Safety sensitive positions are those that contain duties that are routinely performed as a part of that position which could reasonably be expected to affect the health, safety and security of others.
Below is a list of possible public employees that could be considered to have exceptional safety-sensitive responsibilities in the area of public safety. They include:
- Police officers
- Emergency dispatchers
- Emergency Medical Technicians/Paramedics
- Heavy equipment operators
- Employees with commercial driver’s license (CDL)
- Mechanics working on CDL regulated vehicles
- Gas pipeline workers
Additionally, a case can possibly be made that personnel who drive certain city vehicles (such as vehicles transporting senior citizens, the handicapped and children), city swimming pool life guards, and personnel supervising children on city playgrounds can be included in the category of safety sensitive personnel.
When making these determinations the city must keep in mind that random testing can only be done on an employee whose job duties can be shown to directly impact public safety.
For more information on drug testing or other personnel matters, contact Andrea Shindlebower with the KLC Legal Department.
The following series of articles deal with employee discrimination issues. (Dates indicate when the article originally appeared in KLC DirectLine).
At some point, cities will have to deal with the necessity of imposing employee discipline. It is an unpleasant task for both the city and the city employee and can involve a range of emotions which naturally follow when the subject of discussion is the employee's "substandard performance." The sensitive nature of the process makes this area one which is especially susceptible to allegations of unfair employment practices which carry with them the potential for substantial financial liability. In order to prevent this from happening, the employer must become familiar with the applicable law, city personnel policies, as well as understand the rights and obligations of the employer in a given situation, and know when to consult legal counsel. Doing so will prevent the city, as the employer, from losing control of the employment relationship and minimize the city's liability exposure.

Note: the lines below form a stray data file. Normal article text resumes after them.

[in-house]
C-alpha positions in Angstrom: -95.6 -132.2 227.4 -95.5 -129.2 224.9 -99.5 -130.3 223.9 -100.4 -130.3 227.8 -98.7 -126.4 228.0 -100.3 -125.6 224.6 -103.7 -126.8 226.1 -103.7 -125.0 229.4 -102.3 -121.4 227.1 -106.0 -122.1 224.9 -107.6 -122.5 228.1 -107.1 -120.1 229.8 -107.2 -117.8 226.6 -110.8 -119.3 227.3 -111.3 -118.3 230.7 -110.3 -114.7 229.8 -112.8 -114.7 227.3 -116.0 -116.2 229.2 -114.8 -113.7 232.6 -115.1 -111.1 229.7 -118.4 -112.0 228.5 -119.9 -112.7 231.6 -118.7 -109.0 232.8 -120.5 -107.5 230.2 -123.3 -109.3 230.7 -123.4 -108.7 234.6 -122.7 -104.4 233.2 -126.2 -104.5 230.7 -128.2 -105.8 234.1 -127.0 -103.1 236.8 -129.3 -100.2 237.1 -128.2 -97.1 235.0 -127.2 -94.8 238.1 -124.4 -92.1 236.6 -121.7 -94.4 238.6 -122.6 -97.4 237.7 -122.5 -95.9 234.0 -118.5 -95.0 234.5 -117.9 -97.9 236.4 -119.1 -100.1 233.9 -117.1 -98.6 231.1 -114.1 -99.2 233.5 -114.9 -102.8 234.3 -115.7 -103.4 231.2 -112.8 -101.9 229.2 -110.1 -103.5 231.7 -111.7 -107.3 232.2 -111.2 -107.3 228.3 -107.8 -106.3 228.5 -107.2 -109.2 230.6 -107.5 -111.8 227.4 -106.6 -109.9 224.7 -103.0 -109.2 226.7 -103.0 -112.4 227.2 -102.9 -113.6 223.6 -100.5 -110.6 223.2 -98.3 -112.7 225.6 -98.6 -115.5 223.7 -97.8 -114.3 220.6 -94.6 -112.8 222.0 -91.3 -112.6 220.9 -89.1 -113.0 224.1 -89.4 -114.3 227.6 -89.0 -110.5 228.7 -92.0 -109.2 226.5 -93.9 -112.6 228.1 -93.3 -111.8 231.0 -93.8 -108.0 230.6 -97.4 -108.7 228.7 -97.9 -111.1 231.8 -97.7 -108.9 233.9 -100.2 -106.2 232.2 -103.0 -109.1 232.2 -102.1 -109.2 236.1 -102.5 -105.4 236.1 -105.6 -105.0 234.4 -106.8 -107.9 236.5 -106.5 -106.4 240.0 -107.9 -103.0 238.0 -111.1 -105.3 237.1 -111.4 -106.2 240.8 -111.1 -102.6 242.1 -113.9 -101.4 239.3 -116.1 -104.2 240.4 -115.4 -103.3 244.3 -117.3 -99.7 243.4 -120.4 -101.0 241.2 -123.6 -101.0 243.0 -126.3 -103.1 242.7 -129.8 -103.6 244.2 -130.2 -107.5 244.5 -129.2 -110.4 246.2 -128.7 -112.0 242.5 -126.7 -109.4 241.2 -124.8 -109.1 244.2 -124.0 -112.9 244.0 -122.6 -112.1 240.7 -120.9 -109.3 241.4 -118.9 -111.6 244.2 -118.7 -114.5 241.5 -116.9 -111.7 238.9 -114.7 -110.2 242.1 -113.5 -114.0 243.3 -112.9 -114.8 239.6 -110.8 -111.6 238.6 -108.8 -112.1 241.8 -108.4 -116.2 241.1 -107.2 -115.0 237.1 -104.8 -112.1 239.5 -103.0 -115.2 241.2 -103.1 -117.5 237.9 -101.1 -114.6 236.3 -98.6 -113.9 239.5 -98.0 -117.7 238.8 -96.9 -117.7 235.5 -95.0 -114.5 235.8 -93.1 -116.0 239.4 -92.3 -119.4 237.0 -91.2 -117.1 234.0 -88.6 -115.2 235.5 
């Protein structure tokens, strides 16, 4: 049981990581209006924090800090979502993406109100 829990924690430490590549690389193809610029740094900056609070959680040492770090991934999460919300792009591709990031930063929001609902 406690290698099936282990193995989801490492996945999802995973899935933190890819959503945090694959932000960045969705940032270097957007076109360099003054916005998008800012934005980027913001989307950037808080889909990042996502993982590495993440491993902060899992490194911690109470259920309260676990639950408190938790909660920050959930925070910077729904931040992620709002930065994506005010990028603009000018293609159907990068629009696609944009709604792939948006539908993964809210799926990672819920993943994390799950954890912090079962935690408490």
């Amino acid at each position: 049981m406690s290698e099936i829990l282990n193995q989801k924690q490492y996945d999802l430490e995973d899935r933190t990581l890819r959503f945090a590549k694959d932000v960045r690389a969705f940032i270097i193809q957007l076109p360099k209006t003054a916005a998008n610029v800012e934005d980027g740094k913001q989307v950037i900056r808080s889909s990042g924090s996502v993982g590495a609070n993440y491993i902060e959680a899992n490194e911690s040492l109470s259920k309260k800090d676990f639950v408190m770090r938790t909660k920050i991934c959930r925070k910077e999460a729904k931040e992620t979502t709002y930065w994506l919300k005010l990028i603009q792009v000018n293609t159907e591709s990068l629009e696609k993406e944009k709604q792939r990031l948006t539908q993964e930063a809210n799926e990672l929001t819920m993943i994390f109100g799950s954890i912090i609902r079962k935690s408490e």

Employees in the Commonwealth of Kentucky are terminable "at-will" unless they fall into an exception to the employment at-will doctrine. Next week’s article will review the doctrine of employment at-will and the exceptions thereto, and give a brief discussion of some of the liabilities commonly encountered by cities.
So assuming that the employee is at-will, one of the most important things that a city can do to prevent liability is to follow the progressive discipline section of their personnel policies and to document each and every step. And, keep in mind that discipline should be viewed as a means to correct bad behavior not as a means to terminate an employee.
If termination is inevitable get advice from your city attorney. But if your city attorney needs assistance, keep in mind that members of KLC and KLCIS have access to valuable services and resources that will help you stay on track. By taking advantage of these member benefits before you take action, you can protect city resources and avoid unnecessary liability.
These resources include the KLC legal staff at 1-800-876-4552. We can provide you with sample personnel policies and copies of applicable laws, as well as information about common employment issues related to FMLA, ADA, the Police Officers Bill of Rights, civil service, and much more.
In addition, if you are a member of the Kentucky League of Cities Insurance Services, your city may also have access to additional legal defense counsel to help avoid legal liability. When contacting the KLC Legal Department with your personnel issues, please make sure to tell us if you are a KLCIS customer so we can help you determine whether your coverage includes eligibility for this liability defense program.